Author's Note: I finally saw the movie for the second time today. It got me thinking about Facilier, and I wanted so much to do an origin story for him that…well…here we are. After I finish this, I will still try to update "What You Need" tonight, but I can not guarantee that I will. I will try, though. As Facilier was never given a first name (that I know of) and I like to try to stay canon, we'll just have him referred to as only Facilier within this story. If anyone can get me his *real* first name, I'd be more than happy to change it.
Of Vital Importance: Before you start typing a review about something I got that's wrong, please finish the story. Some things that seem off are probably done on purpose. If you get to the end and something still doesn't make sense, then message me.
"What'd he do that's so great anyways?" The young man hadn't really directed the question at James, but James looked up anyways. Glancing into the distance, he spotted Eli La Bouff driving off in his Packard.
"Mr. La Bouff was born into money…his daddy made some real good trades on the market, bought pieces of property no one else wanted and turned 'em around so that everyone wanted them. You gonna help me with this or not?"
The young man crossed his arms, contemplating in silence. "What kind of luck does that take, I wonder…why not one of us?"
"I'm tellin' you, if you would just help me lift this load, we'd be done for the night and I could get home. My little girl's makin' dinner tonight."
The young man sighed, and grabbed the other end of a beam, helping James move it into a pile. "I'm sick of us breaking our backs like this, James. My parents had to do it too, and look where it got them. Both of 'em dead and gone, and nothin' to show for it. Nothing."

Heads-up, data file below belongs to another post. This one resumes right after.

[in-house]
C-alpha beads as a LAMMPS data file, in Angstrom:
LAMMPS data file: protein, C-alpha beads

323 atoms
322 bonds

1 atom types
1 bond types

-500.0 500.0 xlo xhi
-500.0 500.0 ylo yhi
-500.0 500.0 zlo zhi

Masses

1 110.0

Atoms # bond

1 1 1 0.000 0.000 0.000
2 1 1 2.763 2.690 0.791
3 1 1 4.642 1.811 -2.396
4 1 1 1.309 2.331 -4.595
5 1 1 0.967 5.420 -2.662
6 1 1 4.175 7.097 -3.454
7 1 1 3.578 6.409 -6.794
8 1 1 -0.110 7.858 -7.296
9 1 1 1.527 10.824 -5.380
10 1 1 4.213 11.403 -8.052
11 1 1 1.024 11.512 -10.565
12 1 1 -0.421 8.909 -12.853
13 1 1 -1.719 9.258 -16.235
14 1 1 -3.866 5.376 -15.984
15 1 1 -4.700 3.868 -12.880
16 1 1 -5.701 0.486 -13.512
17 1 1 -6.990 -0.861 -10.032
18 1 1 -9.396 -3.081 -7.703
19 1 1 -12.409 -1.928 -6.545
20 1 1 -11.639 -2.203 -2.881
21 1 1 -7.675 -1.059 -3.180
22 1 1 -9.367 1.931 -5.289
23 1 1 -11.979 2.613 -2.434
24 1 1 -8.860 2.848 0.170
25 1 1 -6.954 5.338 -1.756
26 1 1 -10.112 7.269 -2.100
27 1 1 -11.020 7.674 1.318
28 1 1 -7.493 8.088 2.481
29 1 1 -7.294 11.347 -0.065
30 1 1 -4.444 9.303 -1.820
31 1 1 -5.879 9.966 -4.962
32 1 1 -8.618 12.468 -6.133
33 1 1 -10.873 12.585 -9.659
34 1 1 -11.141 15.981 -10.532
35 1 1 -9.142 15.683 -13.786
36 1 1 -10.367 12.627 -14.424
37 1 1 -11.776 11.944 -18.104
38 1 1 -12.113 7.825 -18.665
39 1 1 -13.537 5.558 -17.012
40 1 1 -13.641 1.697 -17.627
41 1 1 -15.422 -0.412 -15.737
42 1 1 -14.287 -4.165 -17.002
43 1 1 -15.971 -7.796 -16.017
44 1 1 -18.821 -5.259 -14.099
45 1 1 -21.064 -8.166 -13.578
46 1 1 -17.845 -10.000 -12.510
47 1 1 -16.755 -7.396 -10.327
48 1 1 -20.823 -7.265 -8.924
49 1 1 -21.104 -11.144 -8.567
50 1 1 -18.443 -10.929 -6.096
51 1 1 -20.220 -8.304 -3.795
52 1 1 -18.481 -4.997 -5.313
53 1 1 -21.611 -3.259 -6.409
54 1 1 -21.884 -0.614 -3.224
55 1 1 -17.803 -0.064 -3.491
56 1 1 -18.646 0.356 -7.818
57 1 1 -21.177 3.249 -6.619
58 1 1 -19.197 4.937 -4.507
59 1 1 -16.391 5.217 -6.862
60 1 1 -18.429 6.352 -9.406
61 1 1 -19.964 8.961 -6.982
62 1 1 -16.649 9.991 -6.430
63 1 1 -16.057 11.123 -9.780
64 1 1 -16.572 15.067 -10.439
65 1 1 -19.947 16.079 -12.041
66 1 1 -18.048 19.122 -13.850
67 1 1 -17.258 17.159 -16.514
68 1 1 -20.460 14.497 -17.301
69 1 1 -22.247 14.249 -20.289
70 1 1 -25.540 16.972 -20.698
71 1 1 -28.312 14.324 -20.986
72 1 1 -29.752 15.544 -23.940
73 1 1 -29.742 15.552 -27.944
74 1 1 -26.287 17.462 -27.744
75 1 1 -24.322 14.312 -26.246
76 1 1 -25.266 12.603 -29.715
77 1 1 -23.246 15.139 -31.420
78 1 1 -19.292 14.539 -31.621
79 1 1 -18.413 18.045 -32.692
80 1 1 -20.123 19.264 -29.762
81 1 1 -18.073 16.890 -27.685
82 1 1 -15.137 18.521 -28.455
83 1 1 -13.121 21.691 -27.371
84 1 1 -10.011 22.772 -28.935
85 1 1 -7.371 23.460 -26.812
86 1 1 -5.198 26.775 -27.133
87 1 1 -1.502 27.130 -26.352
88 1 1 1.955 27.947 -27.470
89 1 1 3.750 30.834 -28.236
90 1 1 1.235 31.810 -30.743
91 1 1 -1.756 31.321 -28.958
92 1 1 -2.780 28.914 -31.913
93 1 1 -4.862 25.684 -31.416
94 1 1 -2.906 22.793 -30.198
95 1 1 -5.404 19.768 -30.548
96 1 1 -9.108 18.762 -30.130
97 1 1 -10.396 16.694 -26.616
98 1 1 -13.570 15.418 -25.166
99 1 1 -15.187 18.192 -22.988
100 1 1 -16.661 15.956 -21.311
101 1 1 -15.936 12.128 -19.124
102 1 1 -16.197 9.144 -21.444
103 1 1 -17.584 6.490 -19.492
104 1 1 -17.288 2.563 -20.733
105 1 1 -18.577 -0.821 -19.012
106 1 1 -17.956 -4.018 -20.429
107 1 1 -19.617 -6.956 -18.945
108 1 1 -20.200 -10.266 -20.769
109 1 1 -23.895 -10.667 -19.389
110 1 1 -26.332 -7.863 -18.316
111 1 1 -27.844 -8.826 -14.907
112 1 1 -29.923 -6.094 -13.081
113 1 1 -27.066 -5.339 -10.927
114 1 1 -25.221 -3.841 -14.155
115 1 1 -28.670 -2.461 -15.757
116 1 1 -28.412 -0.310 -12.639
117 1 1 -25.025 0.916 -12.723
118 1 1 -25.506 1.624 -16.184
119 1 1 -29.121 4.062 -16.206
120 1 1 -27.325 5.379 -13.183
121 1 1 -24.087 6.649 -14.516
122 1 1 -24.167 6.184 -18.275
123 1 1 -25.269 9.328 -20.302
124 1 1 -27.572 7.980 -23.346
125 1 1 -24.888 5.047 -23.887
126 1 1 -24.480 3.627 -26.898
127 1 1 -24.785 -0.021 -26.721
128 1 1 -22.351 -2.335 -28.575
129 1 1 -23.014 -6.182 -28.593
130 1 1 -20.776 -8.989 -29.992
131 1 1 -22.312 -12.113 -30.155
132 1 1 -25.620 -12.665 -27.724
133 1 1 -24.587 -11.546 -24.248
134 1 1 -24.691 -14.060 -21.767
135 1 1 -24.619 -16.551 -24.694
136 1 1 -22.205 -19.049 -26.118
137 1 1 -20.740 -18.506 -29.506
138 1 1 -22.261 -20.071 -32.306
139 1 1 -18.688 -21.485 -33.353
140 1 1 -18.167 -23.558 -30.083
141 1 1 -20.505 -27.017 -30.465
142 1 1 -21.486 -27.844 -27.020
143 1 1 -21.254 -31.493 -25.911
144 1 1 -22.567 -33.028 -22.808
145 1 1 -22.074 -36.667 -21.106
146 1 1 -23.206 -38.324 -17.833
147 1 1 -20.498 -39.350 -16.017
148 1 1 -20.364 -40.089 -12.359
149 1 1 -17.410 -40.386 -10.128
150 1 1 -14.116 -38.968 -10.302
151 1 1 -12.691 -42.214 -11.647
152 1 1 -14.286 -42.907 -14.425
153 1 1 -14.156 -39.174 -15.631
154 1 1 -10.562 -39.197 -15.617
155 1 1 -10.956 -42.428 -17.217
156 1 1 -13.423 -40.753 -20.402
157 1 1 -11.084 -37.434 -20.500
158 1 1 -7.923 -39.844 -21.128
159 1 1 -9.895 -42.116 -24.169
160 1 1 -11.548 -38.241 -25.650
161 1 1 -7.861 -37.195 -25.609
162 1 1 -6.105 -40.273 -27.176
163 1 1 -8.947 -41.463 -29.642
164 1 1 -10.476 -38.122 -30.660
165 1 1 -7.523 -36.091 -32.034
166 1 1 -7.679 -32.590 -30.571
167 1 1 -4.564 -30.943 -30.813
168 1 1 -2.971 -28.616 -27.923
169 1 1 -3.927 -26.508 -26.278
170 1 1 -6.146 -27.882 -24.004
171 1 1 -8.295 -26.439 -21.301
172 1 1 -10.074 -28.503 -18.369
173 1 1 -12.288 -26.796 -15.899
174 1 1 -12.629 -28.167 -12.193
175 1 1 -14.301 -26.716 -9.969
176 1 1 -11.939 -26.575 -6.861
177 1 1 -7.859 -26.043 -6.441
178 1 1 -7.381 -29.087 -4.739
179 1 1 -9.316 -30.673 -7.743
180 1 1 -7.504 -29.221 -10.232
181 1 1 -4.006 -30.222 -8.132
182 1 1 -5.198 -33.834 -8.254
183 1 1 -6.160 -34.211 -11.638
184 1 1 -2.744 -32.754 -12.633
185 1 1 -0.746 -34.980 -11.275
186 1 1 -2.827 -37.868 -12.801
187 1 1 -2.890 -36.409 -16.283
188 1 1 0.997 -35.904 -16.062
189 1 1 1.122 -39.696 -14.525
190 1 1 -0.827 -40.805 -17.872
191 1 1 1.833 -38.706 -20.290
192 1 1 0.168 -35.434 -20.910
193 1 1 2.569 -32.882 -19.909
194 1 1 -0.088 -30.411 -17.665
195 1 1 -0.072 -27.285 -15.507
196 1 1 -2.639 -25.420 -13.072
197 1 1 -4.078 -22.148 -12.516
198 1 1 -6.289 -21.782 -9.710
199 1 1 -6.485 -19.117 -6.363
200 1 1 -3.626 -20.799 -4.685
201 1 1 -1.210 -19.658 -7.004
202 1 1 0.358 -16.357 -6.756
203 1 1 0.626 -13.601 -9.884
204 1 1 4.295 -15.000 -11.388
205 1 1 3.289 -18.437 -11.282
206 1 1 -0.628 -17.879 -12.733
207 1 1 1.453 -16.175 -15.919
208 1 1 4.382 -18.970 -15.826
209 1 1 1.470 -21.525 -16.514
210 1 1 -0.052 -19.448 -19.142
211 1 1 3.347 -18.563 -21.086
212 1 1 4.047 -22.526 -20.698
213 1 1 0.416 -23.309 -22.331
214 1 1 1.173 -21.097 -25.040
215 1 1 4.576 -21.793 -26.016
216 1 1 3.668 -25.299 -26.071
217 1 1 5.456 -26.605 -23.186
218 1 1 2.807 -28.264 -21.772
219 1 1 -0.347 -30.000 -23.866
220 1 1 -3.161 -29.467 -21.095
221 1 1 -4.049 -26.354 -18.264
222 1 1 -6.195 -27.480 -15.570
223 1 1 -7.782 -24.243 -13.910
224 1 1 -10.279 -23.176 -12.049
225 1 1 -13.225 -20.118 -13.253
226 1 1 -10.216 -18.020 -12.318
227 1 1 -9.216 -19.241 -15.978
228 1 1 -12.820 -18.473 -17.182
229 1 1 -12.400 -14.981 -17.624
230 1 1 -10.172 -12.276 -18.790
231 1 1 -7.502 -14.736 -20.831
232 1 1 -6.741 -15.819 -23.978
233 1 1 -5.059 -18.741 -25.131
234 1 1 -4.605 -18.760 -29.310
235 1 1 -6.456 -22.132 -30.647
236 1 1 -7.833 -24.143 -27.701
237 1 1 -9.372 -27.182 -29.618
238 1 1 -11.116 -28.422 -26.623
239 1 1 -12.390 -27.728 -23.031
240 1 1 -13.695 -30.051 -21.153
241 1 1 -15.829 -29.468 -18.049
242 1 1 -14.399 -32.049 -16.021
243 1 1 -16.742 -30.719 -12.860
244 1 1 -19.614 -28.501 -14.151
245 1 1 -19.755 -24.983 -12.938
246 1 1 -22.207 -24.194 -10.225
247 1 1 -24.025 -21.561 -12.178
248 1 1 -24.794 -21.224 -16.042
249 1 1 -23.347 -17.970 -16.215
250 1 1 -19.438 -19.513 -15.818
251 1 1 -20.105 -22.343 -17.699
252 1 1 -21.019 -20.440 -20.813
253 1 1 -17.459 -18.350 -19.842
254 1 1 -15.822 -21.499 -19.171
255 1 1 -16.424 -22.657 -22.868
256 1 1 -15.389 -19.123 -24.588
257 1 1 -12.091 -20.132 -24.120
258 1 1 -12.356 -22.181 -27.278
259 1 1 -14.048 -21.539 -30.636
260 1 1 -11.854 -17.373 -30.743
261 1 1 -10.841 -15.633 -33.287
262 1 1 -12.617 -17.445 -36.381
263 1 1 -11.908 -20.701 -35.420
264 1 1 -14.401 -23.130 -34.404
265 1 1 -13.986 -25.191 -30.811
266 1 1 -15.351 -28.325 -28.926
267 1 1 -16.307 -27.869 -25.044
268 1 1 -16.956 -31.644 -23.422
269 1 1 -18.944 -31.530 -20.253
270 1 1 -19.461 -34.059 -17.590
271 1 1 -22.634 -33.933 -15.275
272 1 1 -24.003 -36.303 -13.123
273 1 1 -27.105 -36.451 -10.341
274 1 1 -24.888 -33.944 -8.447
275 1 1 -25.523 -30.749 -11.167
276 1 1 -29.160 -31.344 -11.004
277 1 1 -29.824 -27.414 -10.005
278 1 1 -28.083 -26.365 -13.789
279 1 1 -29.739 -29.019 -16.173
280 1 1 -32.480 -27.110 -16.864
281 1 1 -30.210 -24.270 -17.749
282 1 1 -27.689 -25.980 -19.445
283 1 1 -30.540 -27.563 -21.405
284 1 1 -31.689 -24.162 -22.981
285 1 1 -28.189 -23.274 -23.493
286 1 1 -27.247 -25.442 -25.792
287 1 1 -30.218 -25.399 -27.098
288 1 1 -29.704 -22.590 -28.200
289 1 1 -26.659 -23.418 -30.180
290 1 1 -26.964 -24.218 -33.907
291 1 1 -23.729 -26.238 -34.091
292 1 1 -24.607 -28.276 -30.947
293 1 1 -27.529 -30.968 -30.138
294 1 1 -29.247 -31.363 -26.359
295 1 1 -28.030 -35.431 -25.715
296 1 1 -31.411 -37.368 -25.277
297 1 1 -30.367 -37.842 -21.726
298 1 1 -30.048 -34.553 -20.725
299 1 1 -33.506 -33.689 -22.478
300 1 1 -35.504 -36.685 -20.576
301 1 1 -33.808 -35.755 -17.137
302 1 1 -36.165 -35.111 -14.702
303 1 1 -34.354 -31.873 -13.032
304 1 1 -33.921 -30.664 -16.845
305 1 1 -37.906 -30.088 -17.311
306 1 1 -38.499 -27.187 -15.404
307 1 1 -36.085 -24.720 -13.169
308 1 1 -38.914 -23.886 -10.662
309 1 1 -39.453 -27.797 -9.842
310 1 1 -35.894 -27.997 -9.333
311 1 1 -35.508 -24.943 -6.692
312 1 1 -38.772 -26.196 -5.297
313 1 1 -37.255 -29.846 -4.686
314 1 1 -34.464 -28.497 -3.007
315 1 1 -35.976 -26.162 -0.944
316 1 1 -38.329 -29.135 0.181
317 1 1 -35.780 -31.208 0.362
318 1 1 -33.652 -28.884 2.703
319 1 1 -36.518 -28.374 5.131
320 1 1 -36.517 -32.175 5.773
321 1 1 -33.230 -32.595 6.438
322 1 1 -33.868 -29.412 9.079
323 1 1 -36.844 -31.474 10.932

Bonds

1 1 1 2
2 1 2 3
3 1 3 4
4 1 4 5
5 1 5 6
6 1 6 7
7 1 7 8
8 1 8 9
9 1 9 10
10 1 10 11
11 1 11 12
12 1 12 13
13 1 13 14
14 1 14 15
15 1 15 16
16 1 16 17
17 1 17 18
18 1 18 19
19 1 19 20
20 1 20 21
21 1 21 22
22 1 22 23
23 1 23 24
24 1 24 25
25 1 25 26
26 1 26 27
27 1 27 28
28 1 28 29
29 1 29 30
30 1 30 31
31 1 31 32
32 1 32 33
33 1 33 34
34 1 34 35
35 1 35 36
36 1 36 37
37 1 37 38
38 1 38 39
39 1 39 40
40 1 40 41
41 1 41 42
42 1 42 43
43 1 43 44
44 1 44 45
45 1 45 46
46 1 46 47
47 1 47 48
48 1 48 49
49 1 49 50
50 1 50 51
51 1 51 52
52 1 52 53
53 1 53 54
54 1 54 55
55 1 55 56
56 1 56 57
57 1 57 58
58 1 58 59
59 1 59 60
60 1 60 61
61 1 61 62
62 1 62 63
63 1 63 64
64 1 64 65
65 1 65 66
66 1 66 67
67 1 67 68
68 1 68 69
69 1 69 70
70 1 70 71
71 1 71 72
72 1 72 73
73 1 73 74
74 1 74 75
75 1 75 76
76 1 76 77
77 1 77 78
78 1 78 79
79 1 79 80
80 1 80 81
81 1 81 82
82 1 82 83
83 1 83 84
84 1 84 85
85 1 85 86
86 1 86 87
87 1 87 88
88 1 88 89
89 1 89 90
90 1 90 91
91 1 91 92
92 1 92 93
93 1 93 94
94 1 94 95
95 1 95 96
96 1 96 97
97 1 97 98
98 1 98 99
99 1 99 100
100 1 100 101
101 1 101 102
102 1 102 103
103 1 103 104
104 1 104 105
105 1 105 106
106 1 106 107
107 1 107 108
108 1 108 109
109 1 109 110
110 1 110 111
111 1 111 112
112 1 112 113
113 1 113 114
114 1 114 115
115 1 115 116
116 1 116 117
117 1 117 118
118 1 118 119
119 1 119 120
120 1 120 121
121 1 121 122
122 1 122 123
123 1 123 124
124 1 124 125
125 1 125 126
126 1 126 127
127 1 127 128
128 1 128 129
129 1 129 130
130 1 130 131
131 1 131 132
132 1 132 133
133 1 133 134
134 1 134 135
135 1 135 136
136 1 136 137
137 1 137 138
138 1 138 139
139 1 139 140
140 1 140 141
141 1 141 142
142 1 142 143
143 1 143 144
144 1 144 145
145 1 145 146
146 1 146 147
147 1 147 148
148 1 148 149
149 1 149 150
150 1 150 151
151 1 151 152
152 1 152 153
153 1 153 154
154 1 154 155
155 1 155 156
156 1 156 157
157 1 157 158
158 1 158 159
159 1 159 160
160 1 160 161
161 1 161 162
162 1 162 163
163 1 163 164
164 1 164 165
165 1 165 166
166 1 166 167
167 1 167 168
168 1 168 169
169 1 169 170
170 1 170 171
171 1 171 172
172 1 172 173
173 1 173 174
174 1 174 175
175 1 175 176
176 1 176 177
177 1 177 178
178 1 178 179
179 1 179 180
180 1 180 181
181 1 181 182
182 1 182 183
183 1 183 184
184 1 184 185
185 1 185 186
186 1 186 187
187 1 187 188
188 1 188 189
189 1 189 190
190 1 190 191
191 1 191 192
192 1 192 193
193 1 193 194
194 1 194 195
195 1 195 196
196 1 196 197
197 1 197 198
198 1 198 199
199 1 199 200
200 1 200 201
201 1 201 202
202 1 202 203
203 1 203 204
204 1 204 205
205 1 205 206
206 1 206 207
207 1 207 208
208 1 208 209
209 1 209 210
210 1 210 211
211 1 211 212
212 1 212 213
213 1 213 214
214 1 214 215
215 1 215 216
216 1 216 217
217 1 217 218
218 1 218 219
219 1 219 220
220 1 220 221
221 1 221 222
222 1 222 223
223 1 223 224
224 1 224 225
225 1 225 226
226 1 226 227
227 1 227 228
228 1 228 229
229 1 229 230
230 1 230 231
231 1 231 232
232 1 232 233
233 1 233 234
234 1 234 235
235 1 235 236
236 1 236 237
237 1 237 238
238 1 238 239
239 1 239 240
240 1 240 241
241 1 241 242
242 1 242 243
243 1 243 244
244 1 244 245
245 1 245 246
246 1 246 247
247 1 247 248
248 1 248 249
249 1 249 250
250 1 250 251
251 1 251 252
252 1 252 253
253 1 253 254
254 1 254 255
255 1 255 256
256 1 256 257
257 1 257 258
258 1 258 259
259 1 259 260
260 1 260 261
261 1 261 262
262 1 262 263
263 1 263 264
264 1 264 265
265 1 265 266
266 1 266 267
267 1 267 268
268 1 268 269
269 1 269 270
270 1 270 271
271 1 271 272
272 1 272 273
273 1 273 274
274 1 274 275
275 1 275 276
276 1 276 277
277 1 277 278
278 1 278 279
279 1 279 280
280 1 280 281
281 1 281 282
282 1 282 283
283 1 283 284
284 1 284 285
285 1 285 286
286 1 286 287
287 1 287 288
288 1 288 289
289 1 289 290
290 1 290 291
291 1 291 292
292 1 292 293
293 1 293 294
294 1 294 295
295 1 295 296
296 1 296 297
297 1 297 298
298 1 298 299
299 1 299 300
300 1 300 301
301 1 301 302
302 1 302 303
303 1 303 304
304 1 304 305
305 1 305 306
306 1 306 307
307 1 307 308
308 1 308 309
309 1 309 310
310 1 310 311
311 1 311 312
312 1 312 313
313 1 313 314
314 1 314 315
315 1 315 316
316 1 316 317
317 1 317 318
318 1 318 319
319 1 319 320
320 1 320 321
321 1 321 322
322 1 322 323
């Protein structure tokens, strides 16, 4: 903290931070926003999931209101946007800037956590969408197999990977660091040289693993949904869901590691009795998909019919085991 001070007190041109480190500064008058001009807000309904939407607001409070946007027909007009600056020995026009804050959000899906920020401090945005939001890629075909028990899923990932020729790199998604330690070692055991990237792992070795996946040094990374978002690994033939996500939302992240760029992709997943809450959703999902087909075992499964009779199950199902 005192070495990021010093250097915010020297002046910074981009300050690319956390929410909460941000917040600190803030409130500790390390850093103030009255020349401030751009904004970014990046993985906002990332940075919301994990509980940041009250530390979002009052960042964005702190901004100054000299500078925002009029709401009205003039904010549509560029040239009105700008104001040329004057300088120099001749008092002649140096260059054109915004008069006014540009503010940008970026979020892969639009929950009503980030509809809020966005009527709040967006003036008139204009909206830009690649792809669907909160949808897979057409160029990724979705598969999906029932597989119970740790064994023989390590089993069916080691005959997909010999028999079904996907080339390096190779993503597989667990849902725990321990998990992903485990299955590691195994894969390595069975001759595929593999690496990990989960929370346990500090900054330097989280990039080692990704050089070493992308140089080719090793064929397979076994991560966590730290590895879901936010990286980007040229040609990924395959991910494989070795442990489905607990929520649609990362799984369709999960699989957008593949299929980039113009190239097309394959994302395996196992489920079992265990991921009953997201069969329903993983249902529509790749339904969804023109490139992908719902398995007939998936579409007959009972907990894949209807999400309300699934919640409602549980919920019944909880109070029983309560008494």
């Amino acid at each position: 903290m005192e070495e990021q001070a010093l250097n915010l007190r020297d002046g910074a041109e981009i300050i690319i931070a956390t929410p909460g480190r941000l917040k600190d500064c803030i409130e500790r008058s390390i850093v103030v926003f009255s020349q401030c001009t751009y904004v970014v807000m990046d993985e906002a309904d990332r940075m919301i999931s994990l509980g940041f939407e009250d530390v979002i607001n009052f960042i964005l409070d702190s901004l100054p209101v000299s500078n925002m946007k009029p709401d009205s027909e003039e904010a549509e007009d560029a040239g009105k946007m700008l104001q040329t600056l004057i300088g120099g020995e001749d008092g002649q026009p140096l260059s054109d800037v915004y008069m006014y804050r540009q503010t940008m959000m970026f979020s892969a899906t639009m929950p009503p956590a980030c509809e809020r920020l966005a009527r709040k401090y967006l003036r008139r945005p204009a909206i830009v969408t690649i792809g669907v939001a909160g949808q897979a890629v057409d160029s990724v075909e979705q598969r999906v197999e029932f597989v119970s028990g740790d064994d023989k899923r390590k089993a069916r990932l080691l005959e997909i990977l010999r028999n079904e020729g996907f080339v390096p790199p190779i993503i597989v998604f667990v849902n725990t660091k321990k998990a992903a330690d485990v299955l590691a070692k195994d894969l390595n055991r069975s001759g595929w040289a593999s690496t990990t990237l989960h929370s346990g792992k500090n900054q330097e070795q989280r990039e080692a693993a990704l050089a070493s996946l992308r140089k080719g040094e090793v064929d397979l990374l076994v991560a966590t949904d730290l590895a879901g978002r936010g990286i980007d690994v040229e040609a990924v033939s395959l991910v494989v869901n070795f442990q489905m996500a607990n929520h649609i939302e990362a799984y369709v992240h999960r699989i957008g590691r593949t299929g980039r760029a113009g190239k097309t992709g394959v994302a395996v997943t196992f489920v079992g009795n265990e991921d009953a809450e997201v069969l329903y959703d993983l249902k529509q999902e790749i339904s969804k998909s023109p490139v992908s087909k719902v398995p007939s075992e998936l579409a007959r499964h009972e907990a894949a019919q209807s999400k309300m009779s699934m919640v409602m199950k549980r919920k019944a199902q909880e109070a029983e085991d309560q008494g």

"They had you," James offered. "Facilier, you got to let it go. Wishin' bad thoughts on people who ain't never wronged you isn't gonna help things. You have to work for what you want. That's the way this world works." He set a hand on Facilier's shoulders. His dark brown eyes met James's, and James had to hold back a shudder. Those eyes were cold and bitter. "I've got to get home."
"All right. I'll see you tomorrow night…"
"I've found it," Facilier was saying one day, rubbing his hands together. He'd helped James finish the work, but he'd talked the whole time, fidgeting from his own excitement. "The way to get out of this place. There's a woman teaching me voodoo—"
"Voodoo?" James bit his lip and shook his head. "That ain't nothing to be messin' round with. You promise me you're being careful."
Facilier nodded. "Of course, of course. My teacher is very…insistent on these matters. She won't teach me the more interesting spells until I've mastered the use of the simple ones. Don't you worry about me none, Jimmy. I've got it all under control."
The next few nights, Facilier didn't show up to work. James asked his other coworkers, but no one had any idea where the young man was. Truthfully, James was the only one who cared. Facilier had long since burned bridges with the other men.
When he finally came back, he was angry, and he didn't bother to hide it. "She won't teach me," he muttered to James. "She told me she would, and then she just changed her mind. Something about my reasons being wrong. She claims Voodoo won't let me cast spells for myself anyways, but she's lying. She has to be lying…"
James awkwardly patted Facilier on the back, wondering for the poor man's sanity. "Maybe it's for the best. Voodoo doesn't have the best reputation. You should just forget about it."